Cultivating healthy eating habits in your preschooler is crucial to help them grow up well and reach various developmental milestones. What steps can parents take to instill good dietary choices in their kids? Find out here.
Establish a regular schedule for snack and mealtimes
One of the most important tips for parents is to set schedules for both meals and snacks.
This habit helps “train” your preschooler’s appetite. Eating at regular intervals promotes a balanced diet. Not only will they eat the healthy foods you prepare for them, but it will also prevent them from munching on snacks whenever they feel like it.
Here’s another crucial tip: limit mealtimes to a reasonable period.
In most cases, 30 minutes is more than enough for your preschooler to finish their meal, but you can adjust according to their ability to feed themselves. Setting a time limit helps your child focus on their meals.
Eat with family and model good behavior
Kids learn by copying what you’re doing. To instill healthy eating habits for preschoolers, have meals together with the family so that they can imitate good habits.
While sharing meals, make it a point to choose a variety of nutritious foods, especially fruits and vegetables.
What’s more, be mindful of how you speak and act. Don’t bring gadgets and emphasize that they should not toy with their food or play on the table.
More importantly, discourage your child from running while eating, as this increases the risk of accidents like choking.
Allow your kids some freedom in their choices
Some parents are tempted to impose strict rules during mealtimes, like “forcing” kids to clean their plate before having dessert or insisting that they eat something healthy even though they don’t like it.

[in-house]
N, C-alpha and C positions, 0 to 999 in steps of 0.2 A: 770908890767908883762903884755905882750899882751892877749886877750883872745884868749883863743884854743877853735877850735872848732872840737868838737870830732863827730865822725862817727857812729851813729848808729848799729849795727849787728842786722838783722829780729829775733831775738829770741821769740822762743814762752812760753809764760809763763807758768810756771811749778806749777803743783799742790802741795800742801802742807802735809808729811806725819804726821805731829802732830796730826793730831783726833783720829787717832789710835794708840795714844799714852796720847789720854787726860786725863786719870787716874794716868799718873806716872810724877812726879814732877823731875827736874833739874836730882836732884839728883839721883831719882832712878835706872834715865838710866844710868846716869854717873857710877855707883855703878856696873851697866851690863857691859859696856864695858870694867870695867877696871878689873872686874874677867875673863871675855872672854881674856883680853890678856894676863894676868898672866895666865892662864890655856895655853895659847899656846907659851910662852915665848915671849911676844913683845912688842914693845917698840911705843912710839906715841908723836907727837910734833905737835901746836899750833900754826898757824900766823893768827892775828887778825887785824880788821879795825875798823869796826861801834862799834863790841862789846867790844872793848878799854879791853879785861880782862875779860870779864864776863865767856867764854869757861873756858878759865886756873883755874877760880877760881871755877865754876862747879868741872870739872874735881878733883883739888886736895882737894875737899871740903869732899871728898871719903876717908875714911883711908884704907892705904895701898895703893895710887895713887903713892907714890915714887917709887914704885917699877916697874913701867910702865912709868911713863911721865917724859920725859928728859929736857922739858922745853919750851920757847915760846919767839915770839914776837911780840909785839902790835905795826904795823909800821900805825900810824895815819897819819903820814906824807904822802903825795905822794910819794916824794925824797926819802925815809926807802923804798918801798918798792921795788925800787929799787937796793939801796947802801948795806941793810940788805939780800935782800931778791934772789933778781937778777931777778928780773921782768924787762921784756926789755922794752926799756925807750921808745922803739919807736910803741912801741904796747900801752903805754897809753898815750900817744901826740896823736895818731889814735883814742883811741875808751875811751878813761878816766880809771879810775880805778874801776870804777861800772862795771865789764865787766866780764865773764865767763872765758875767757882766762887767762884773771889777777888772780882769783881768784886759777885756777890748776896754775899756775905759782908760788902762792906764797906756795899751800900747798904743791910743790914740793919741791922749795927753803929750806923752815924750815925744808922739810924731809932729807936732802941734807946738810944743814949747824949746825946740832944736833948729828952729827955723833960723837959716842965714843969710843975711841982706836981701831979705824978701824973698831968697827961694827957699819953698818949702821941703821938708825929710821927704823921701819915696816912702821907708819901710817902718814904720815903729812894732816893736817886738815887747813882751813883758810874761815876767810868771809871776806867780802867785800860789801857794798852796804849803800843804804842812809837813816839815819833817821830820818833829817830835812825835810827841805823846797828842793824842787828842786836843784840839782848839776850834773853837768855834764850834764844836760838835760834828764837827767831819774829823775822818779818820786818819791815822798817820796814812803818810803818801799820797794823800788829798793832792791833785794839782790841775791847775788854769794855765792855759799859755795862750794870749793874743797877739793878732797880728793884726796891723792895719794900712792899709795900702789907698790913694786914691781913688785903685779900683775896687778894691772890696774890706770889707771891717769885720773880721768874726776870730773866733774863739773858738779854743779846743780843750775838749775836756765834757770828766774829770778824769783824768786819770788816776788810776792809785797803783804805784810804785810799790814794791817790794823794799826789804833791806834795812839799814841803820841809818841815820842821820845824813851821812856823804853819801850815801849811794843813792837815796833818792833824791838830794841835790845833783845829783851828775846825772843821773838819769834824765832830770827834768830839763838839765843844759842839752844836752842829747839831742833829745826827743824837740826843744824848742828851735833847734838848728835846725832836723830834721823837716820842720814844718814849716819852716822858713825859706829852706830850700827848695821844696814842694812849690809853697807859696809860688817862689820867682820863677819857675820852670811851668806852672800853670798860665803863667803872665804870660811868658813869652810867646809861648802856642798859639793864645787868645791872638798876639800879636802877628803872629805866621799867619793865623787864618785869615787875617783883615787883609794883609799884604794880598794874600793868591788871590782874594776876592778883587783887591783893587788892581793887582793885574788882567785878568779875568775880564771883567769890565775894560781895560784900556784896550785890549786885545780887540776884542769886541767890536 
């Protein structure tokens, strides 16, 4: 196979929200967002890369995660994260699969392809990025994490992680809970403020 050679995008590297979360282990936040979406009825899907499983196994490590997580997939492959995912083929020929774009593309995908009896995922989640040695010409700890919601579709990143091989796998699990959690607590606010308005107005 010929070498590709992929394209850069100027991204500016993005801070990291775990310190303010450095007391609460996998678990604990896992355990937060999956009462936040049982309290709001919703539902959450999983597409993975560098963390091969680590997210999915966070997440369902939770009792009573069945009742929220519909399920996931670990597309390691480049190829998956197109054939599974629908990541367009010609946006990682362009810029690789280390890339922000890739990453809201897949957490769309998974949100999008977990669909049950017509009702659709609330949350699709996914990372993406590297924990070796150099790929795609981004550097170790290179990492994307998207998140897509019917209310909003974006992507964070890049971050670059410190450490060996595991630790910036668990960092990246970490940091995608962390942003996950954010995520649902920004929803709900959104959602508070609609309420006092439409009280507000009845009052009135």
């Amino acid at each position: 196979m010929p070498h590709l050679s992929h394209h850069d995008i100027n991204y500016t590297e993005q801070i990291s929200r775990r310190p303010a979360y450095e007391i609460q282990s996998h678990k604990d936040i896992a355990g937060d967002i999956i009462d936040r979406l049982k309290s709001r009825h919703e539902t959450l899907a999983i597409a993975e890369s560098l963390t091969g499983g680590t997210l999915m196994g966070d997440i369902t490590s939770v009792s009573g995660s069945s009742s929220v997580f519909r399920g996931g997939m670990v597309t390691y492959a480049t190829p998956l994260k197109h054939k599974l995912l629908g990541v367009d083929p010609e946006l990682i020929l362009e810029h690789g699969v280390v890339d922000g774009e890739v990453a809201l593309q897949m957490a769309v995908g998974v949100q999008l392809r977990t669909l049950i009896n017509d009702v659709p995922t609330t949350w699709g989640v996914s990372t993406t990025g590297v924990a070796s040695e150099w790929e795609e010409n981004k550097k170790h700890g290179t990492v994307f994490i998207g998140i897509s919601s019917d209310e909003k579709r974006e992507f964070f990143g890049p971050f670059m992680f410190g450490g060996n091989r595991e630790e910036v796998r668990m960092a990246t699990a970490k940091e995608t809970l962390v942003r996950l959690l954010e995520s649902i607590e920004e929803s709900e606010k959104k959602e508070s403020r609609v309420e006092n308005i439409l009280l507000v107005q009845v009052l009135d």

Experts say it’s much better to allow kids some freedom when it comes to food choices. That doesn’t mean, though, that you’ll prepare meals according to their preferences.
Cook what’s in your meal plan, and then let your preschooler choose what they want to eat. Another tip is to continue offering them the food they initially disliked.
Furthermore, don’t push them to finish their plate. Remember that preschoolers have different portion sizes than yours. Asking them to consume everything when they’re already full might result in overeating. Teaching healthy eating to preschoolers involve encouraging them to recognize their hunger and fullness.
Give them healthy treats
Preschoolers will crave for treats from time to time, so it’s not wise to totally forbid it. What’s advisable is to modify how you allow them to indulge.
For instance, when they want to eat chocolates, choose to have chocolates as a family. And to make it healthier, go for the dark variety than the brand with a lot of sugars.
Another important tip is to avoid giving food as a reward. Giving sweets, sodas, or cakes as rewards may trigger overeating; because it is viewed as a prize, they might eat it even when it’s not mealtime yet or when they’re not hungry yet.
“Train” them to choose healthy foods
And finally, train your child to pick healthy foods over empty-calorie products. Involve them in grocery shopping and food preparation. Give them materials (such as books) that model healthy eating habits for preschoolers. Other than these, you can also:
Keep a variety of healthy foods at home
To have some level of control over your preschooler’s choice of food, keep healthy foods and snacks at home.
For instance, store healthy foods such as fruits and veggie salads in the fridge. When your child gets hungry, direct them to the refrigerator and let them choose their food.
Make fruits more “visible”
Place various fruits on the table, where your child can easily see and reach for them. It will be helpful when they tell you that they’re hungry or if they become tempted to munch.
Encourage them to take one bite
One useful technique to help build healthy eating habits for preschoolers is to set a “one bite rule.”
Simply put, encourage your child to have one bite of a new food offered to them. Likewise, consider preparing foods they dislike differently. For instance, if they didn’t like broccoli on its own, pair it with another veggie that they love, and then ask them to have a bite.
Learn more about Parenting a Preschooler here.
Hello Health Group does not provide medical advice, diagnosis or treatment.